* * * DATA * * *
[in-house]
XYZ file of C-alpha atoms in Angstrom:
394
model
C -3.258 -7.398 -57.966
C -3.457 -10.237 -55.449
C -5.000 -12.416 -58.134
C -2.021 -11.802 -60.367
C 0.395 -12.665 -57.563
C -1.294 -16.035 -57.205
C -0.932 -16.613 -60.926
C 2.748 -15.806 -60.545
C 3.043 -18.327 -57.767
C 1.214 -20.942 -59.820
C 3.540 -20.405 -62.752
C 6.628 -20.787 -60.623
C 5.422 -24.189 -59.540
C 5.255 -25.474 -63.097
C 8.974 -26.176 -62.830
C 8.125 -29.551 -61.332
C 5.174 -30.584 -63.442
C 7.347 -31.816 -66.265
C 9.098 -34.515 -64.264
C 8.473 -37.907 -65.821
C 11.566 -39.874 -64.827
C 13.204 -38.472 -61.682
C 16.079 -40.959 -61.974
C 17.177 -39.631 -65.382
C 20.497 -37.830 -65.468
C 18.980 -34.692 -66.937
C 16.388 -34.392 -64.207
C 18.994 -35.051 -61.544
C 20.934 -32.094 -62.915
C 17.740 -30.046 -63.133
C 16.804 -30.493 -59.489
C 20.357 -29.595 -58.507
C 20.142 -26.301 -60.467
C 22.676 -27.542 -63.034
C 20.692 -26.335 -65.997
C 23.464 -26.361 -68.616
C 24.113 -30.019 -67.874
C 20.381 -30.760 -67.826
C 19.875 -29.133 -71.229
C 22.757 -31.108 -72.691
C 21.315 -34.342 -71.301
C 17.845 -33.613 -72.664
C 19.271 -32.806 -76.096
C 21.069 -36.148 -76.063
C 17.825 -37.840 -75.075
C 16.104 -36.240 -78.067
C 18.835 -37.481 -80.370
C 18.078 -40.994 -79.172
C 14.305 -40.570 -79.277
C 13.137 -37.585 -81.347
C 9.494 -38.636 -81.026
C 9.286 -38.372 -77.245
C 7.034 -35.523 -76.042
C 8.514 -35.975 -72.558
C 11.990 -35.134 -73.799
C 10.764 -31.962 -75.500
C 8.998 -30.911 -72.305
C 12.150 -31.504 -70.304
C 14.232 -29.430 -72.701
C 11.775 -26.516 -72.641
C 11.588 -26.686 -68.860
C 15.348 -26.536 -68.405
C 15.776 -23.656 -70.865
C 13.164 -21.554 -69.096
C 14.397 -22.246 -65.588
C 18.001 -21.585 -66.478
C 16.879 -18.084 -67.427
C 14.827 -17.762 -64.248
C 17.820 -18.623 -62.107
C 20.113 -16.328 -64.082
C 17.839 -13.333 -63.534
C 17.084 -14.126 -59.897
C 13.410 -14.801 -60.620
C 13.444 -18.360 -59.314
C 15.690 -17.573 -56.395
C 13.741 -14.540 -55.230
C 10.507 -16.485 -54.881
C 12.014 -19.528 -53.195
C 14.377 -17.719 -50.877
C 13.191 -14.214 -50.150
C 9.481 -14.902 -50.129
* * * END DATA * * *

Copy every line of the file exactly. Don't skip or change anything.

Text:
[in-house]
XYZ file of C-alpha atoms in Angstrom:
394
model
C -3.258 -7.398 -57.966
C -3.457 -10.237 -55.449
C -5.000 -12.416 -58.134
C -2.021 -11.802 -60.367
C 0.395 -12.665 -57.563
C -1.294 -16.035 -57.205
C -0.932 -16.613 -60.926
C 2.748 -15.806 -60.545
C 3.043 -18.327 -57.767
C 1.214 -20.942 -59.820
C 3.540 -20.405 -62.752
C 6.628 -20.787 -60.623
C 5.422 -24.189 -59.540
C 5.255 -25.474 -63.097
C 8.974 -26.176 -62.830
C 8.125 -29.551 -61.332
C 5.174 -30.584 -63.442
C 7.347 -31.816 -66.265
C 9.098 -34.515 -64.264
C 8.473 -37.907 -65.821
C 11.566 -39.874 -64.827
C 13.204 -38.472 -61.682
C 16.079 -40.959 -61.974
C 17.177 -39.631 -65.382
C 20.497 -37.830 -65.468
C 18.980 -34.692 -66.937
C 16.388 -34.392 -64.207
C 18.994 -35.051 -61.544
C 20.934 -32.094 -62.915
C 17.740 -30.046 -63.133
C 16.804 -30.493 -59.489
C 20.357 -29.595 -58.507
C 20.142 -26.301 -60.467
C 22.676 -27.542 -63.034
C 20.692 -26.335 -65.997
C 23.464 -26.361 -68.616
C 24.113 -30.019 -67.874
C 20.381 -30.760 -67.826
C 19.875 -29.133 -71.229
C 22.757 -31.108 -72.691
C 21.315 -34.342 -71.301
C 17.845 -33.613 -72.664
C 19.271 -32.806 -76.096
C 21.069 -36.148 -76.063
C 17.825 -37.840 -75.075
C 16.104 -36.240 -78.067
C 18.835 -37.481 -80.370
C 18.078 -40.994 -79.172
C 14.305 -40.570 -79.277
C 13.137 -37.585 -81.347
C 9.494 -38.636 -81.026
C 9.286 -38.372 -77.245
C 7.034 -35.523 -76.042
C 8.514 -35.975 -72.558
C 11.990 -35.134 -73.799
C 10.764 -31.962 -75.500
C 8.998 -30.911 -72.305
C 12.150 -31.504 -70.304
C 14.232 -29.430 -72.701
C 11.775 -26.516 -72.641
C 11.588 -26.686 -68.860
C 15.348 -26.536 -68.405
C 15.776 -23.656 -70.865
C 13.164 -21.554 -69.096
C 14.397 -22.246 -65.588
C 18.001 -21.585 -66.478
C 16.879 -18.084 -67.427
C 14.827 -17.762 -64.248
C 17.820 -18.623 -62.107
C 20.113 -16.328 -64.082
C 17.839 -13.333 -63.534
C 17.084 -14.126 -59.897
C 13.410 -14.801 -60.620
C 13.444 -18.360 -59.314
C 15.690 -17.573 -56.395
C 13.741 -14.540 -55.230
C 10.507 -16.485 -54.881
C 12.014 -19.528 -53.195
C 14.377 -17.719 -50.877
C 13.191 -14.214 -50.150
C 9.481 -14.902 -50.129